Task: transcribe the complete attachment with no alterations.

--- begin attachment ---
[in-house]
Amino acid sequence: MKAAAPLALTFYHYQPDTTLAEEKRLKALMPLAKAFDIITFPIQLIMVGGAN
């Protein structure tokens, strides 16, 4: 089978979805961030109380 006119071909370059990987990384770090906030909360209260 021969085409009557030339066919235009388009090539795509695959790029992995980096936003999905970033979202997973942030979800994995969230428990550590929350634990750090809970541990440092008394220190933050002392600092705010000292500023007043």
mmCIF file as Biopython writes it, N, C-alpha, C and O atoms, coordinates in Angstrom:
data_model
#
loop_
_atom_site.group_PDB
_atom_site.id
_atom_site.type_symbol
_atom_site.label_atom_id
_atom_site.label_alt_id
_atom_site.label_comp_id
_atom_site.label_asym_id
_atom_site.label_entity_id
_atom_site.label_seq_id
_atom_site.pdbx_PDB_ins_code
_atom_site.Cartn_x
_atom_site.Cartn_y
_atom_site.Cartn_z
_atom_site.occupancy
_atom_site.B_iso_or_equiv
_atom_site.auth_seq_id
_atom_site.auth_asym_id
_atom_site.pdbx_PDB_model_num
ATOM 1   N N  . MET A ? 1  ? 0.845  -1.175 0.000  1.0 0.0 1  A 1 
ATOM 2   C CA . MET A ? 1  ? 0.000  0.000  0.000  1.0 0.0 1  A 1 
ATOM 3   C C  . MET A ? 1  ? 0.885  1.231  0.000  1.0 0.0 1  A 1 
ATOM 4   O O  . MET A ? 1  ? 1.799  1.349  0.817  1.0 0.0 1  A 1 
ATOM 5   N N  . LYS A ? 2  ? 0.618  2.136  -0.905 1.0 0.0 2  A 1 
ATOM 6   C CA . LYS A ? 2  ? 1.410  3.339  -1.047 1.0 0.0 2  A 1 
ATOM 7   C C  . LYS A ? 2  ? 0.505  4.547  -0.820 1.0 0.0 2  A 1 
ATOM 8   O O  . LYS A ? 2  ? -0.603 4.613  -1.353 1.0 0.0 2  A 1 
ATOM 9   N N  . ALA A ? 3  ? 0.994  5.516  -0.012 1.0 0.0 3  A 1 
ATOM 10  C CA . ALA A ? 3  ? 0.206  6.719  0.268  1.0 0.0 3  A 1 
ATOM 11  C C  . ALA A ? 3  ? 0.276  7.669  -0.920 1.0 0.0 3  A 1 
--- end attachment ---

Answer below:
[in-house]
Amino acid sequence: MKAAAPLALTFYHYQPDTTLAEEKRLKALMPLAKAFDIITFPIQLIMVGGAN
């Protein structure tokens, strides 16, 4: 089978979805961030109380 006119071909370059990987990384770090906030909360209260 021969085409009557030339066919235009388009090539795509695959790029992995980096936003999905970033979202997973942030979800994995969230428990550590929350634990750090809970541990440092008394220190933050002392600092705010000292500023007043």
mmCIF file as Biopython writes it, N, C-alpha, C and O atoms, coordinates in Angstrom:
data_model
#
loop_
_atom_site.group_PDB
_atom_site.id
_atom_site.type_symbol
_atom_site.label_atom_id
_atom_site.label_alt_id
_atom_site.label_comp_id
_atom_site.label_asym_id
_atom_site.label_entity_id
_atom_site.label_seq_id
_atom_site.pdbx_PDB_ins_code
_atom_site.Cartn_x
_atom_site.Cartn_y
_atom_site.Cartn_z
_atom_site.occupancy
_atom_site.B_iso_or_equiv
_atom_site.auth_seq_id
_atom_site.auth_asym_id
_atom_site.pdbx_PDB_model_num
ATOM 1   N N  . MET A ? 1  ? 0.845  -1.175 0.000  1.0 0.0 1  A 1 
ATOM 2   C CA . MET A ? 1  ? 0.000  0.000  0.000  1.0 0.0 1  A 1 
ATOM 3   C C  . MET A ? 1  ? 0.885  1.231  0.000  1.0 0.0 1  A 1 
ATOM 4   O O  . MET A ? 1  ? 1.799  1.349  0.817  1.0 0.0 1  A 1 
ATOM 5   N N  . LYS A ? 2  ? 0.618  2.136  -0.905 1.0 0.0 2  A 1 
ATOM 6   C CA . LYS A ? 2  ? 1.410  3.339  -1.047 1.0 0.0 2  A 1 
ATOM 7   C C  . LYS A ? 2  ? 0.505  4.547  -0.820 1.0 0.0 2  A 1 
ATOM 8   O O  . LYS A ? 2  ? -0.603 4.613  -1.353 1.0 0.0 2  A 1 
ATOM 9   N N  . ALA A ? 3  ? 0.994  5.516  -0.012 1.0 0.0 3  A 1 
ATOM 10  C CA . ALA A ? 3  ? 0.206  6.719  0.268  1.0 0.0 3  A 1 
ATOM 11  C C  . ALA A ? 3  ? 0.276  7.669  -0.920 1.0 0.0 3  A 1 